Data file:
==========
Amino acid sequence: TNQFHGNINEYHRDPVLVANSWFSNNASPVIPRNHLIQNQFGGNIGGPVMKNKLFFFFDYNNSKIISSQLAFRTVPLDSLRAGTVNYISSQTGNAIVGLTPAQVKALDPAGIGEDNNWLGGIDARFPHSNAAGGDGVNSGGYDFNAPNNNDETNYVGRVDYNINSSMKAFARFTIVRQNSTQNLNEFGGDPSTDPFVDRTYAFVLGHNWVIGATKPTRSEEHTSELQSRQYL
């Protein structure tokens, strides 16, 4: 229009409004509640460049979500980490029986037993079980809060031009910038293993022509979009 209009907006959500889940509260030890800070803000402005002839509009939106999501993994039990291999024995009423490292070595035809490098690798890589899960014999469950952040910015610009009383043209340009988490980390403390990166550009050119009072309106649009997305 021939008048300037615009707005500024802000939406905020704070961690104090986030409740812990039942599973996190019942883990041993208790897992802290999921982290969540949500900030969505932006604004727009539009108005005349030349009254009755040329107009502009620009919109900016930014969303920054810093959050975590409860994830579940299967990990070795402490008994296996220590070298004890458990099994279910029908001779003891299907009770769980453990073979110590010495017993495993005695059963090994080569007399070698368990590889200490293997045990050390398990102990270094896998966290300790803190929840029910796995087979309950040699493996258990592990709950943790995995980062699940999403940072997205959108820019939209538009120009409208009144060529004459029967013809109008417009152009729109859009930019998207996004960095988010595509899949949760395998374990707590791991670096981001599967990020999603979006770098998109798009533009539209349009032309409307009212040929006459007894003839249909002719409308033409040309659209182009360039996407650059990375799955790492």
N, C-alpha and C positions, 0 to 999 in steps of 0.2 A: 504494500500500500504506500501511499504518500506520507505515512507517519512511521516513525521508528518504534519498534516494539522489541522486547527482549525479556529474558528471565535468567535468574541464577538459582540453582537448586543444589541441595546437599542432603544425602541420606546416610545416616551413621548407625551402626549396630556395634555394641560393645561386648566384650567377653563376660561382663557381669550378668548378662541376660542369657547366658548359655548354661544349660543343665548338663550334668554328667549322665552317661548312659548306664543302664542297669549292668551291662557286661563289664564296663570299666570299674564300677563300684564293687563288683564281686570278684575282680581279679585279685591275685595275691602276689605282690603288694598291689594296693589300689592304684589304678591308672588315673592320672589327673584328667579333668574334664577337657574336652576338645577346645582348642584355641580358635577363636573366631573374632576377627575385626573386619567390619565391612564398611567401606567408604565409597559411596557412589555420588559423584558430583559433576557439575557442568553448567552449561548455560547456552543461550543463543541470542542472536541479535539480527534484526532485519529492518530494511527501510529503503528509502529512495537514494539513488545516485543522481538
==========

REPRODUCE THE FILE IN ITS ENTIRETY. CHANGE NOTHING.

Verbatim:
Amino acid sequence: TNQFHGNINEYHRDPVLVANSWFSNNASPVIPRNHLIQNQFGGNIGGPVMKNKLFFFFDYNNSKIISSQLAFRTVPLDSLRAGTVNYISSQTGNAIVGLTPAQVKALDPAGIGEDNNWLGGIDARFPHSNAAGGDGVNSGGYDFNAPNNNDETNYVGRVDYNINSSMKAFARFTIVRQNSTQNLNEFGGDPSTDPFVDRTYAFVLGHNWVIGATKPTRSEEHTSELQSRQYL
């Protein structure tokens, strides 16, 4: 229009409004509640460049979500980490029986037993079980809060031009910038293993022509979009 209009907006959500889940509260030890800070803000402005002839509009939106999501993994039990291999024995009423490292070595035809490098690798890589899960014999469950952040910015610009009383043209340009988490980390403390990166550009050119009072309106649009997305 021939008048300037615009707005500024802000939406905020704070961690104090986030409740812990039942599973996190019942883990041993208790897992802290999921982290969540949500900030969505932006604004727009539009108005005349030349009254009755040329107009502009620009919109900016930014969303920054810093959050975590409860994830579940299967990990070795402490008994296996220590070298004890458990099994279910029908001779003891299907009770769980453990073979110590010495017993495993005695059963090994080569007399070698368990590889200490293997045990050390398990102990270094896998966290300790803190929840029910796995087979309950040699493996258990592990709950943790995995980062699940999403940072997205959108820019939209538009120009409208009144060529004459029967013809109008417009152009729109859009930019998207996004960095988010595509899949949760395998374990707590791991670096981001599967990020999603979006770098998109798009533009539209349009032309409307009212040929006459007894003839249909002719409308033409040309659209182009360039996407650059990375799955790492």
N, C-alpha and C positions, 0 to 999 in steps of 0.2 A: 504494500500500500504506500501511499504518500506520507505515512507517519512511521516513525521508528518504534519498534516494539522489541522486547527482549525479556529474558528471565535468567535468574541464577538459582540453582537448586543444589541441595546437599542432603544425602541420606546416610545416616551413621548407625551402626549396630556395634555394641560393645561386648566384650567377653563376660561382663557381669550378668548378662541376660542369657547366658548359655548354661544349660543343665548338663550334668554328667549322665552317661548312659548306664543302664542297669549292668551291662557286661563289664564296663570299666570299674564300677563300684564293687563288683564281686570278684575282680581279679585279685591275685595275691602276689605282690603288694598291689594296693589300689592304684589304678591308672588315673592320672589327673584328667579333668574334664577337657574336652576338645577346645582348642584355641580358635577363636573366631573374632576377627575385626573386619567390619565391612564398611567401606567408604565409597559411596557412589555420588559423584558430583559433576557439575557442568553448567552449561548455560547456552543461550543463543541470542542472536541479535539480527534484526532485519529492518530494511527501510529503503528509502529512495537514494539513488545516485543522481538